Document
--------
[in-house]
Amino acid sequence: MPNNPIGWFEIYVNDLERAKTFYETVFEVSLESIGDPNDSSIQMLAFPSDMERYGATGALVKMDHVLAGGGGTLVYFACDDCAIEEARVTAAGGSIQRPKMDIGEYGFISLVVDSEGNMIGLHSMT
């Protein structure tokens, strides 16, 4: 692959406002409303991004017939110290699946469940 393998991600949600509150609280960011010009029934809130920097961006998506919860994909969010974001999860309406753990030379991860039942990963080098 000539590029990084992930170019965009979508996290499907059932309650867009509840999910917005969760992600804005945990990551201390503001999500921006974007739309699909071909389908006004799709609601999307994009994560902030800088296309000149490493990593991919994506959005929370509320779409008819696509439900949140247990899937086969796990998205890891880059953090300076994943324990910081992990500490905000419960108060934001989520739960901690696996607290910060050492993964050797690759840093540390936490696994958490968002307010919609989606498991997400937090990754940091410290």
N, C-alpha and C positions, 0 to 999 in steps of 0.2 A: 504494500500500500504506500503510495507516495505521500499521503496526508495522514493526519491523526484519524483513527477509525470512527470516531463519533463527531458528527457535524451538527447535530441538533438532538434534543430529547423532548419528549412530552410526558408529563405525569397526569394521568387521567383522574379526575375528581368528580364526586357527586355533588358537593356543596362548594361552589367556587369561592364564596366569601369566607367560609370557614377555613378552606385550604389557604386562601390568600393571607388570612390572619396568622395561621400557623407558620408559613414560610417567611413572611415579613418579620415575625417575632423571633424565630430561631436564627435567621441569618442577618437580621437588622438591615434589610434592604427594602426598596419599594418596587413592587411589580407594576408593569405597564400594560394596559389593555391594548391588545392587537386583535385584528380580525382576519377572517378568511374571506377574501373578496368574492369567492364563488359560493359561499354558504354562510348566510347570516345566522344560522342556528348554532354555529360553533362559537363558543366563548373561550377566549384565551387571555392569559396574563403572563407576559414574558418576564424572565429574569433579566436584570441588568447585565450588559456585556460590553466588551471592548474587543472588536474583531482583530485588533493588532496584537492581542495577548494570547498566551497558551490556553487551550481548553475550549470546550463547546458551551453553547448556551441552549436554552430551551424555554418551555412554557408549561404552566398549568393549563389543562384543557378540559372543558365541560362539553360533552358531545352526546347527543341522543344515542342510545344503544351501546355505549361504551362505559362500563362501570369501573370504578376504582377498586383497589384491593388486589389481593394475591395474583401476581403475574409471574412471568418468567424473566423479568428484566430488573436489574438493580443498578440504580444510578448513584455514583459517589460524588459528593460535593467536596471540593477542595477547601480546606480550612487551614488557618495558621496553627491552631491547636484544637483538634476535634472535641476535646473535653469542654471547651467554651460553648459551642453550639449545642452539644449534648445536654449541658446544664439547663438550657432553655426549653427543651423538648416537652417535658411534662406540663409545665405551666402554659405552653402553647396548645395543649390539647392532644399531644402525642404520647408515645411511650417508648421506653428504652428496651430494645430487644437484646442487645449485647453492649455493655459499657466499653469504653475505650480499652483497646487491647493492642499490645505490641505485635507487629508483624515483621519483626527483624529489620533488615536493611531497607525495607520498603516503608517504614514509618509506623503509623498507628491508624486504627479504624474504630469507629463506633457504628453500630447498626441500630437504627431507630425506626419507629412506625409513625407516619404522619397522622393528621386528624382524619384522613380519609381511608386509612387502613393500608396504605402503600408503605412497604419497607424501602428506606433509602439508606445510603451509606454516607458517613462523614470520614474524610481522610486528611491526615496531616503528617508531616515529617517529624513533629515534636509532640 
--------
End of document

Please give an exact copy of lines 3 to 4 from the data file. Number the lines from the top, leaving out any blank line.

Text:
């Protein structure tokens, strides 16, 4: 692959406002409303991004017939110290699946469940 393998991600949600509150609280960011010009029934809130920097961006998506919860994909969010974001999860309406753990030379991860039942990963080098 000539590029990084992930170019965009979508996290499907059932309650867009509840999910917005969760992600804005945990990551201390503001999500921006974007739309699909071909389908006004799709609601999307994009994560902030800088296309000149490493990593991919994506959005929370509320779409008819696509439900949140247990899937086969796990998205890891880059953090300076994943324990910081992990500490905000419960108060934001989520739960901690696996607290910060050492993964050797690759840093540390936490696994958490968002307010919609989606498991997400937090990754940091410290």
N, C-alpha and C positions, 0 to 999 in steps of 0.2 A: 504494500500500500504506500503510495507516495505521500499521503496526508495522514493526519491523526484519524483513527477509525470512527470516531463519533463527531458528527457535524451538527447535530441538533438532538434534543430529547423532548419528549412530552410526558408529563405525569397526569394521568387521567383522574379526575375528581368528580364526586357527586355533588358537593356543596362548594361552589367556587369561592364564596366569601369566607367560609370557614377555613378552606385550604389557604386562601390568600393571607388570612390572619396568622395561621400557623407558620408559613414560610417567611413572611415579613418579620415575625417575632423571633424565630430561631436564627435567621441569618442577618437580621437588622438591615434589610434592604427594602426598596419599594418596587413592587411589580407594576408593569405597564400594560394596559389593555391594548391588545392587537386583535385584528380580525382576519377572517378568511374571506377574501373578496368574492369567492364563488359560493359561499354558504354562510348566510347570516345566522344560522342556528348554532354555529360553533362559537363558543366563548373561550377566549384565551387571555392569559396574563403572563407576559414574558418576564424572565429574569433579566436584570441588568447585565450588559456585556460590553466588551471592548474587543472588536474583531482583530485588533493588532496584537492581542495577548494570547498566551497558551490556553487551550481548553475550549470546550463547546458551551453553547448556551441552549436554552430551551424555554418551555412554557408549561404552566398549568393549563389543562384543557378540559372543558365541560362539553360533552358531545352526546347527543341522543344515542342510545344503544351501546355505549361504551362505559362500563362501570369501573370504578376504582377498586383497589384491593388486589389481593394475591395474583401476581403475574409471574412471568418468567424473566423479568428484566430488573436489574438493580443498578440504580444510578448513584455514583459517589460524588459528593460535593467536596471540593477542595477547601480546606480550612487551614488557618495558621496553627491552631491547636484544637483538634476535634472535641476535646473535653469542654471547651467554651460553648459551642453550639449545642452539644449534648445536654449541658446544664439547663438550657432553655426549653427543651423538648416537652417535658411534662406540663409545665405551666402554659405552653402553647396548645395543649390539647392532644399531644402525642404520647408515645411511650417508648421506653428504652428496651430494645430487644437484646442487645449485647453492649455493655459499657466499653469504653475505650480499652483497646487491647493492642499490645505490641505485635507487629508483624515483621519483626527483624529489620533488615536493611531497607525495607520498603516503608517504614514509618509506623503509623498507628491508624486504627479504624474504630469507629463506633457504628453500630447498626441500630437504627431507630425506626419507629412506625409513625407516619404522619397522622393528621386528624382524619384522613380519609381511608386509612387502613393500608396504605402503600408503605412497604419497607424501602428506606433509602439508606445510603451509606454516607458517613462523614470520614474524610481522610486528611491526615496531616503528617508531616515529617517529624513533629515534636509532640 